New Coronavirus Cases End New Zealand's COVID-19-Free Status as Auckland Back in Lockdown

The deadly virus outbreak has created a major stir around the world in recent times infecting more than 20 million people globally

New Zealand made an announcement on Tuesday that the nation is closing down the largest city, Auckland, after four new cases of the coronavirus or COVID-19 were found in the city, the first evidence of domestic transmission after being COVID-19-free for 102 days.

The country's successful fight against the coronavirus was hailed worldwide and the Pacific Island nation was seen as one of the safest places, as the COVID-19 pandemic spread like wildfire globally.

Director-General of Health Ashley Bloomfield said the four cases were within one family in South Auckland. One person is in their 50s. They had no history of international travel. Family members have been tested and contact tracing is underway.

COVID-19 in New Zealand

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News of the cases sent panic across the country with media reporting people rushing to supermarkets to stock up, and businesses preparing to shut. Prime Minister Jacinda Ardern said Auckland would move to level 3 restriction from noon on Wednesday as a "precautionary approach", which would mean people should stay away from work and school, and gatherings or more than 10 people would again be restricted.

The restriction would be applied for three days until Friday, which she said would be enough time to assess the situation, gather information, and make sure there was widespread contact tracing. "This is something we have prepared for," Ardern said in a surprise news conference, adding that the increased caution was as the source of the virus was unknown.

"We have had 102 days and it was easy to feel New Zealand was out of the woods. No country has gone as far as we did without having a resurgence. And because we were the only ones, we had to plan. And we have planned," she said. New Zealand is set to vote in a national election on Sept. 19, in which Ardern is seen to winning comfortably, according to opinion polls, on the back of her handling of the pandemic. But the return of the virus could backfire on the government.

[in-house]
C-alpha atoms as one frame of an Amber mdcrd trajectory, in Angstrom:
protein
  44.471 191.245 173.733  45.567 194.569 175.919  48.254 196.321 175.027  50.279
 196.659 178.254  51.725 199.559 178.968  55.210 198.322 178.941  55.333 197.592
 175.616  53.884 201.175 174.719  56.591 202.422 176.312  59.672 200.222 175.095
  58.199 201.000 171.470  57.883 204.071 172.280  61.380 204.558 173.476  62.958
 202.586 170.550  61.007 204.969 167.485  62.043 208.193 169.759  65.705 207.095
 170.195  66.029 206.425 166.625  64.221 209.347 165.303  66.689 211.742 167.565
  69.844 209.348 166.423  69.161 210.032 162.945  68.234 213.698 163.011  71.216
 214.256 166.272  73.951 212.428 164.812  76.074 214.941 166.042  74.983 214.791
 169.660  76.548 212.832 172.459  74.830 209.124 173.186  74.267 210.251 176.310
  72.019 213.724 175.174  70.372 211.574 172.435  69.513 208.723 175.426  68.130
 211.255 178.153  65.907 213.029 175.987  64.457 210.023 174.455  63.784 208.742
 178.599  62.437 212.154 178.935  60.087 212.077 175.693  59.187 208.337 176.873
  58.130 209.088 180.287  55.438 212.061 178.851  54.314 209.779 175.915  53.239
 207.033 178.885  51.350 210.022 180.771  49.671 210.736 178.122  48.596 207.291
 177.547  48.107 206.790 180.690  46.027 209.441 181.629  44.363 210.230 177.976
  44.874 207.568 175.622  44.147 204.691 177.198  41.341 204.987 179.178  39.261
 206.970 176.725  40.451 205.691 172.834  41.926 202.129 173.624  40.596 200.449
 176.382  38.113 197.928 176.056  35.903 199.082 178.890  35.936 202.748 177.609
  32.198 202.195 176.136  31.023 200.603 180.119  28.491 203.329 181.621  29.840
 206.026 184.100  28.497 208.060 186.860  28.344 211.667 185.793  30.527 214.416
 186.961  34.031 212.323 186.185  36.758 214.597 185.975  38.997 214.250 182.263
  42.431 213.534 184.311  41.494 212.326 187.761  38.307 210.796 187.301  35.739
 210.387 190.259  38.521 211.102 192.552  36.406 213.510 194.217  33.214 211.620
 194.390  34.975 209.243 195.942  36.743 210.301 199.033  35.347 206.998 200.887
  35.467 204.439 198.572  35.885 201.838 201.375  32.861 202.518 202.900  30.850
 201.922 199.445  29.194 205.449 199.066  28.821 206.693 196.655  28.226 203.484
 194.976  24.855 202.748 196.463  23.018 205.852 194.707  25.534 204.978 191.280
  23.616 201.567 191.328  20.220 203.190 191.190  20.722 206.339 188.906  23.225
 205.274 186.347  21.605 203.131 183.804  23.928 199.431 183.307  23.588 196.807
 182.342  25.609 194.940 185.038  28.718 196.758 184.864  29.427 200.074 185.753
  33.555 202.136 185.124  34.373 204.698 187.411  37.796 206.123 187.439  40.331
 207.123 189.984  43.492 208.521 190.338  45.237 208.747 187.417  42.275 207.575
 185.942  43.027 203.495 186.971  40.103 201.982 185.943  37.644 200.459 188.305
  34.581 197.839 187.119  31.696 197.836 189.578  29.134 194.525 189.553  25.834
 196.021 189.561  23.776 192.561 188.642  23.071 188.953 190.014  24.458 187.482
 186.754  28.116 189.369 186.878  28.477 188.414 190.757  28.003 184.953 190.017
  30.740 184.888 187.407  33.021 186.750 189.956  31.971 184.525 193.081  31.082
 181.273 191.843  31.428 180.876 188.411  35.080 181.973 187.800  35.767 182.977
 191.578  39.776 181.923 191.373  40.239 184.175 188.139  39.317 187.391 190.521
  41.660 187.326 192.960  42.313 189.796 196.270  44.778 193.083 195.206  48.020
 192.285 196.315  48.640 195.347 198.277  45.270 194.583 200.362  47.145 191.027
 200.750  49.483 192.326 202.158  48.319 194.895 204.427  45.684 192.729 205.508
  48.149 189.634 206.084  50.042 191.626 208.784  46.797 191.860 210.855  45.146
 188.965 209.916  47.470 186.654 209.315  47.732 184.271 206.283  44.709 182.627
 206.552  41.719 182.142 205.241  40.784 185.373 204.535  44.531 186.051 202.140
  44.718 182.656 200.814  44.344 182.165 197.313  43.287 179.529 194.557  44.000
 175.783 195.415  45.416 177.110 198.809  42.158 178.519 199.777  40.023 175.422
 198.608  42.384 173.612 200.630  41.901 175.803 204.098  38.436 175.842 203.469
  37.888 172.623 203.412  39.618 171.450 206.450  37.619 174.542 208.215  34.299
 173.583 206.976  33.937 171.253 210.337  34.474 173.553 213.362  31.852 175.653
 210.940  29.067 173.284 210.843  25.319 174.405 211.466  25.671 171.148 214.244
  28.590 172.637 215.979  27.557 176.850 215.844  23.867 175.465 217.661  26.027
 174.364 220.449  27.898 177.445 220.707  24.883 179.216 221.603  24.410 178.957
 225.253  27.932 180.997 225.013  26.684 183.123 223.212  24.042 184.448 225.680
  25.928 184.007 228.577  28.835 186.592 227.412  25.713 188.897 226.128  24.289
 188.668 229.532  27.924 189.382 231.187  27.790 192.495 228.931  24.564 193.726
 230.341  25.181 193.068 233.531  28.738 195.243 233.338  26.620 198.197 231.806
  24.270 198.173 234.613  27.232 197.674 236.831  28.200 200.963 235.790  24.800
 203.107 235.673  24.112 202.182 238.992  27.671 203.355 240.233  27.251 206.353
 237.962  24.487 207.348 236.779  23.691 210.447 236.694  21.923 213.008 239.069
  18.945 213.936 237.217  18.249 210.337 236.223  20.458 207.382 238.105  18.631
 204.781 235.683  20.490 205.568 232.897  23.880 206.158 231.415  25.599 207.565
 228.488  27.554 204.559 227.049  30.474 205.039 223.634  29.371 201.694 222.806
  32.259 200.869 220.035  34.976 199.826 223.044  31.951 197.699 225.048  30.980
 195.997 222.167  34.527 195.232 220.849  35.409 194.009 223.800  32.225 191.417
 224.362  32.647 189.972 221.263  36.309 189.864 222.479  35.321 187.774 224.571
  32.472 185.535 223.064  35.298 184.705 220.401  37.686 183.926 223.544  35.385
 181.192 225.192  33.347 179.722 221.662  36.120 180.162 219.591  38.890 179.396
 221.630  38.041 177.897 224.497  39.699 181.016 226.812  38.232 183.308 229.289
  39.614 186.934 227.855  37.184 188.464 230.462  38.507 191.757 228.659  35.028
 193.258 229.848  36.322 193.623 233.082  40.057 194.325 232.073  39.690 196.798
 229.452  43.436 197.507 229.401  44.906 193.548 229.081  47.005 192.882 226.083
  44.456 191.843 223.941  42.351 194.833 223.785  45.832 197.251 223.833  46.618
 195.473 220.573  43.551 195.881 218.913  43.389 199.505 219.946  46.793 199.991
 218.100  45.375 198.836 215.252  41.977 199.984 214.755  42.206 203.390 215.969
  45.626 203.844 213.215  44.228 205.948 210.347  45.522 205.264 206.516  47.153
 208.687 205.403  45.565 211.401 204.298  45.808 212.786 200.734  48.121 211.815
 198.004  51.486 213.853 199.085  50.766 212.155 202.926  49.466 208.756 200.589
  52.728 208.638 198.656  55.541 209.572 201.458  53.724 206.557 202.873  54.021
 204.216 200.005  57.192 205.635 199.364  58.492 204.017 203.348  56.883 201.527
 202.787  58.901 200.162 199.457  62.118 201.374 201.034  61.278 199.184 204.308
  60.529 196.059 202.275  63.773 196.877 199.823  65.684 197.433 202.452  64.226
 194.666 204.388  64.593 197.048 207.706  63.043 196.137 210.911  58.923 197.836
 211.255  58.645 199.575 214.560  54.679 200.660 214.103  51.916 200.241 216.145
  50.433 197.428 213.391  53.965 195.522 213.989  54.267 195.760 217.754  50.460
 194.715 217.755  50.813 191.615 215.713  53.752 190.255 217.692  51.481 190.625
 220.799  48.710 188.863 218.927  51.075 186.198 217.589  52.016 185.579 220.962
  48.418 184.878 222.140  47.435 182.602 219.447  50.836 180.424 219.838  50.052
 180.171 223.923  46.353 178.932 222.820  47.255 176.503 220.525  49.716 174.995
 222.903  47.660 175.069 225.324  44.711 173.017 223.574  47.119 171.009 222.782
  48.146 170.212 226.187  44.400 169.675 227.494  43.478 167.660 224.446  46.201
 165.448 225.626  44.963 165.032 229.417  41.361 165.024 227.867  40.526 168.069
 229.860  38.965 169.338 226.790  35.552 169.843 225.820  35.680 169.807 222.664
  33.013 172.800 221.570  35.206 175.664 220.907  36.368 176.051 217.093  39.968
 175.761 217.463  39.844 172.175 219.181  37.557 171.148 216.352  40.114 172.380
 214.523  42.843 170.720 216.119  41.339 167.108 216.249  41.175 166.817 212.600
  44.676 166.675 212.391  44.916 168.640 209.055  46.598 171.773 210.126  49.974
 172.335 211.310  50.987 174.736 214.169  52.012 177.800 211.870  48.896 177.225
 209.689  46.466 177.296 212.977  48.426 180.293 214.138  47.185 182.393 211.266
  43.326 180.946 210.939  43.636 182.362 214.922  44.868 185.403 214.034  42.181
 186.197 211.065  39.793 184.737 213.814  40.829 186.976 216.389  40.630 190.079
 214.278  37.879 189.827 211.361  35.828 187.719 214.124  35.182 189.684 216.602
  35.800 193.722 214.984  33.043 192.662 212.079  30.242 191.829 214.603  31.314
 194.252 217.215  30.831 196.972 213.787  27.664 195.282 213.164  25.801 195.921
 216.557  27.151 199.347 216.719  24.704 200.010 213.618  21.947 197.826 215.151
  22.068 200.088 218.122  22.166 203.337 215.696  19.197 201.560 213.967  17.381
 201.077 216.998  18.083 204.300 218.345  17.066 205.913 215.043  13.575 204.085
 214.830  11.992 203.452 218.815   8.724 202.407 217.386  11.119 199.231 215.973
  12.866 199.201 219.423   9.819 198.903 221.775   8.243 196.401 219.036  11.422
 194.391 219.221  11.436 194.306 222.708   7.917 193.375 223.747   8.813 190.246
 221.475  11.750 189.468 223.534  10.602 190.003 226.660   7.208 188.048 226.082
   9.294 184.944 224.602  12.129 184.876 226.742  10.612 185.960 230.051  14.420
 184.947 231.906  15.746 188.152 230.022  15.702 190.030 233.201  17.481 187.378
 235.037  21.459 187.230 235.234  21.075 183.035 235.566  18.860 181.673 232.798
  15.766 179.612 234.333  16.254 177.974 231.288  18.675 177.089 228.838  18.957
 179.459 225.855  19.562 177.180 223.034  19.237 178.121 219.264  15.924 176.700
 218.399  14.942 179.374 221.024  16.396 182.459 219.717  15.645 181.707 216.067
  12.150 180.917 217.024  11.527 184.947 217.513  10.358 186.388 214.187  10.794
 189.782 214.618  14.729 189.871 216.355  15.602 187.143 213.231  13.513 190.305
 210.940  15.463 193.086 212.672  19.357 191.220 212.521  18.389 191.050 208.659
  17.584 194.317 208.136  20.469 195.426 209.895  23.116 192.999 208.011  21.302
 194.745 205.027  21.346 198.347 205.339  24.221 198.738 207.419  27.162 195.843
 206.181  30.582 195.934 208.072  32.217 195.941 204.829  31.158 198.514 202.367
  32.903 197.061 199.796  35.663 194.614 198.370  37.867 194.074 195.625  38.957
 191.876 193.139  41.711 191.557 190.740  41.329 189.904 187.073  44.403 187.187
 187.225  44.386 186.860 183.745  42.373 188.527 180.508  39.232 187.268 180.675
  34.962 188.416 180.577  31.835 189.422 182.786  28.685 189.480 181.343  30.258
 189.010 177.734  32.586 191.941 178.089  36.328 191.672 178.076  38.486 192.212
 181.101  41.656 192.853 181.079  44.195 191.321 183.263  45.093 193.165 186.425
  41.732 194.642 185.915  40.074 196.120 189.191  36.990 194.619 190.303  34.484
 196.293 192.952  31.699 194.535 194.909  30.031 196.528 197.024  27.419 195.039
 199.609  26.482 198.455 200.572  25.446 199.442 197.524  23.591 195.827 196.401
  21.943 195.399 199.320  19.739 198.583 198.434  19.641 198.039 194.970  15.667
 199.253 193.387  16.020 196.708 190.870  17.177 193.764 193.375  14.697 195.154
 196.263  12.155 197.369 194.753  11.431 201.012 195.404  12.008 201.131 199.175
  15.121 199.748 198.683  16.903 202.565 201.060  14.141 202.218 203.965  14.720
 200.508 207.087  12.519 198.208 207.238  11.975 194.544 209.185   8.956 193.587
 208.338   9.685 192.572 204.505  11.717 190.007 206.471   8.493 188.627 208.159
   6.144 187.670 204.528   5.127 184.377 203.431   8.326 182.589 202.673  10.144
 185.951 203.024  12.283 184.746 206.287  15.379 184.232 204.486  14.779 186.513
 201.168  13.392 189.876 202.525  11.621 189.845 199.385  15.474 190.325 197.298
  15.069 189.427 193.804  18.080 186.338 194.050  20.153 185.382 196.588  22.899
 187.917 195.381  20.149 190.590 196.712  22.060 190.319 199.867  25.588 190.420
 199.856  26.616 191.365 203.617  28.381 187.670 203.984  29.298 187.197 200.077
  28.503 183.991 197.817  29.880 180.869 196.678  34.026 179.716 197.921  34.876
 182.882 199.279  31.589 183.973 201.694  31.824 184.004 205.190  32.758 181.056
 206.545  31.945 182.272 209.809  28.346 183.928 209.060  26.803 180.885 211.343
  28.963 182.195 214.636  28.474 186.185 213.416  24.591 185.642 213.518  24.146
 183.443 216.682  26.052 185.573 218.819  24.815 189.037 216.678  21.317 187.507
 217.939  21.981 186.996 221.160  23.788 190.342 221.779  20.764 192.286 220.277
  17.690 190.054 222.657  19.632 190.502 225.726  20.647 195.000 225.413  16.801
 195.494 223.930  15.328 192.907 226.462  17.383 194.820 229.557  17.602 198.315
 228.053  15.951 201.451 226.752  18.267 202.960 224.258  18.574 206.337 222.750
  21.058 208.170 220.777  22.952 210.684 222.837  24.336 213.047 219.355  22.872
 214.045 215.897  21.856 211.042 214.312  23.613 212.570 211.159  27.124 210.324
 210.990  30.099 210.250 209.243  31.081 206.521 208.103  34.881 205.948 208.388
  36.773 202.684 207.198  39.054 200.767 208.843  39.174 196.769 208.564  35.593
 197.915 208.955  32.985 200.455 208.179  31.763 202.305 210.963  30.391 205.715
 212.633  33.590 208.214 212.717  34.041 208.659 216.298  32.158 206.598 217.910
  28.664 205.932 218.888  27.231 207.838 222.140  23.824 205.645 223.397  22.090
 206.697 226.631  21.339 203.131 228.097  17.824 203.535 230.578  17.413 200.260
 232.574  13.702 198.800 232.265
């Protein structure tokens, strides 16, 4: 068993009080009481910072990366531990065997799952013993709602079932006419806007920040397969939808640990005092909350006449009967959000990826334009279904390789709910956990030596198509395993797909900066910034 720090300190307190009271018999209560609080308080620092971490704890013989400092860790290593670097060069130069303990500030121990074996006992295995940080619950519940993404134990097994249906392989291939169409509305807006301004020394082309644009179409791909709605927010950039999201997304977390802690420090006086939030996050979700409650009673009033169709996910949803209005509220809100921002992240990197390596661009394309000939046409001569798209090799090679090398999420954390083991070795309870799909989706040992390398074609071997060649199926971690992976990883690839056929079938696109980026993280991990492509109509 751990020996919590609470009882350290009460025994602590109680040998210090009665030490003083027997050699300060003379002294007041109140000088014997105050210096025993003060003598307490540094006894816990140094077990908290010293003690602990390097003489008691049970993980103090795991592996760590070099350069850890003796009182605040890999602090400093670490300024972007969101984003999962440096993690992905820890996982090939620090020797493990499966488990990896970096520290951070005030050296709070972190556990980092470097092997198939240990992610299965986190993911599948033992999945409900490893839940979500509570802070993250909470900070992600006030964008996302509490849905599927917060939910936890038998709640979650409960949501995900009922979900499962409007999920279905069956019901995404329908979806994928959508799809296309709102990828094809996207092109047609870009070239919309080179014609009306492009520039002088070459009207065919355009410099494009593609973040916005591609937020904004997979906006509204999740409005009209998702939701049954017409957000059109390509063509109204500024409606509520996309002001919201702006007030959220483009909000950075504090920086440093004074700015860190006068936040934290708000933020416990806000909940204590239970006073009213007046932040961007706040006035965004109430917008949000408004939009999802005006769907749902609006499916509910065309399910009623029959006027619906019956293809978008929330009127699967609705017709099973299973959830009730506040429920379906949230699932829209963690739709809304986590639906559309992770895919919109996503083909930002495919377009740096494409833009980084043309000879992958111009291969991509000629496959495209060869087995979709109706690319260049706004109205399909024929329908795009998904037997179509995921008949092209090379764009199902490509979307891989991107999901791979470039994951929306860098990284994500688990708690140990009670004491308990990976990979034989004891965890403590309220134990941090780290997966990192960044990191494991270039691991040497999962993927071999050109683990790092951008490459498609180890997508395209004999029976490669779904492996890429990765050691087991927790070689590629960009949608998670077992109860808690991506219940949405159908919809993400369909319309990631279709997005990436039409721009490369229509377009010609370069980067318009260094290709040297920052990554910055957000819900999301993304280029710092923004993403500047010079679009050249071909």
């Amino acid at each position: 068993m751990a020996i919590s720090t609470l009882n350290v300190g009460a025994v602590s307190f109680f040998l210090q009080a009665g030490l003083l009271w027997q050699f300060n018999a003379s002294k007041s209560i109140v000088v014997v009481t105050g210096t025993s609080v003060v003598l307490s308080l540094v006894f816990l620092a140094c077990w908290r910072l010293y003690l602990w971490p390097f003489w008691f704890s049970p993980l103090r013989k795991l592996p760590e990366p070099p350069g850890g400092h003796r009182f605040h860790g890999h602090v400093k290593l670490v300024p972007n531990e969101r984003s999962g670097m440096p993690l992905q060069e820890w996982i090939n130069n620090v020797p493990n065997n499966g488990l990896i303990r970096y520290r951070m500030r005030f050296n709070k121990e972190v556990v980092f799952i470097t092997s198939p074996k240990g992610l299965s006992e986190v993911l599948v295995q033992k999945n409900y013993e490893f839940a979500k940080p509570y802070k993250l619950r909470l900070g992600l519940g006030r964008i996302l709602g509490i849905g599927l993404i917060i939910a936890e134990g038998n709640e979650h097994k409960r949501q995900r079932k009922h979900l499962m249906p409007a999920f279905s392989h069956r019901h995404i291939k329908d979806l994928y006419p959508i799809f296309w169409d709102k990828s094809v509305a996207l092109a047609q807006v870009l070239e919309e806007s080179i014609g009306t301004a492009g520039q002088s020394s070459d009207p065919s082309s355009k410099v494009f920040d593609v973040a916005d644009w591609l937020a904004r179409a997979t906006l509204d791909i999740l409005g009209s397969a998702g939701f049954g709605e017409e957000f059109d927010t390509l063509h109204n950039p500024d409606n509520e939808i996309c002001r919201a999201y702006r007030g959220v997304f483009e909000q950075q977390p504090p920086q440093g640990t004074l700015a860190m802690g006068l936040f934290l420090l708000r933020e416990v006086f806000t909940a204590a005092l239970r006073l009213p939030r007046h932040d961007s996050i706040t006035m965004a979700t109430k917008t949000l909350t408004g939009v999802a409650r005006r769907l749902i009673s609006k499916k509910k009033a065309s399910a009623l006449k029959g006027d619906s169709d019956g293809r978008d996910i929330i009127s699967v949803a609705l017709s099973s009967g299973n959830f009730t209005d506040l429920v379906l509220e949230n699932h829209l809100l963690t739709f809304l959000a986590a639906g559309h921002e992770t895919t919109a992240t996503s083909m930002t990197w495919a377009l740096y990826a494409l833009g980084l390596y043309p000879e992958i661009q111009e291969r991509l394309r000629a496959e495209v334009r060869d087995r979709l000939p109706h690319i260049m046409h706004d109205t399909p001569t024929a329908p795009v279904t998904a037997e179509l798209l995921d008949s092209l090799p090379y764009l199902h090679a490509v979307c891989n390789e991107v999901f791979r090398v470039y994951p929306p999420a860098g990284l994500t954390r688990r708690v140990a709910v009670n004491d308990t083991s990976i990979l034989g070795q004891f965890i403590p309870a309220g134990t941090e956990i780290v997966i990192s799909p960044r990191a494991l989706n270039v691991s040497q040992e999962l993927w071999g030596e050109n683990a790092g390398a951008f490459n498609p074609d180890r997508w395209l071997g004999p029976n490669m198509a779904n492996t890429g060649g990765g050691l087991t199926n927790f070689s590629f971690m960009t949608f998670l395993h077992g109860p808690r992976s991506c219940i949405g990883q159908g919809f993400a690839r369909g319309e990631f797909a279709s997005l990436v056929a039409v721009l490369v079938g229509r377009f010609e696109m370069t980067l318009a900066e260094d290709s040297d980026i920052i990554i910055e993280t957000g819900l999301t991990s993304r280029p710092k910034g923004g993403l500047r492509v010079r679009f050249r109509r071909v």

Ardern said she has not given any consideration to the impact of the new restrictions on the polls at this stage. "This will come as a shock to all New Zealanders who believed what we had been told – that we had got on top of this virus," the main opposition National Party leader Judith Collins said in a statement. Parliament is scheduled to be dissolved on Wednesday to make way for the election.

'Remain Calm'

Auckland Mayor Phil Goff said: "I am urging Aucklanders to come together like we did last time to stamp out community transmission. Please remain calm, please do not panic buy and please follow the lockdown rules."

Ardern said travel into Auckland, on the North Island, would be restricted unless you lived there. She said the rest of New Zealand would enter alert level 2 from midday on Wednesday for three days. This would mean social distancing measures would be applied again and mass gatherings would be limited to 100 people.

New Zealand was placed under a tight lockdown for weeks after reported its first known case on Feb. 26 and the last case of community transmission was detected on May 1. It marked 100 days without a domestic transmission of the coronavirus on Sunday but warned against complacency as countries like Vietnam and Australia which once had the virus under control now battle a resurgence.

Bloomfield said the unknown nature of the new cases meant it was likely there would be more positive cases in the coming days. He said people should use masks in places where it was hard to physically distance. "The case is a wake up call for any complacency that may have set in," Bloomfield said.

(With agency inputs)

Related topics : Coronavirus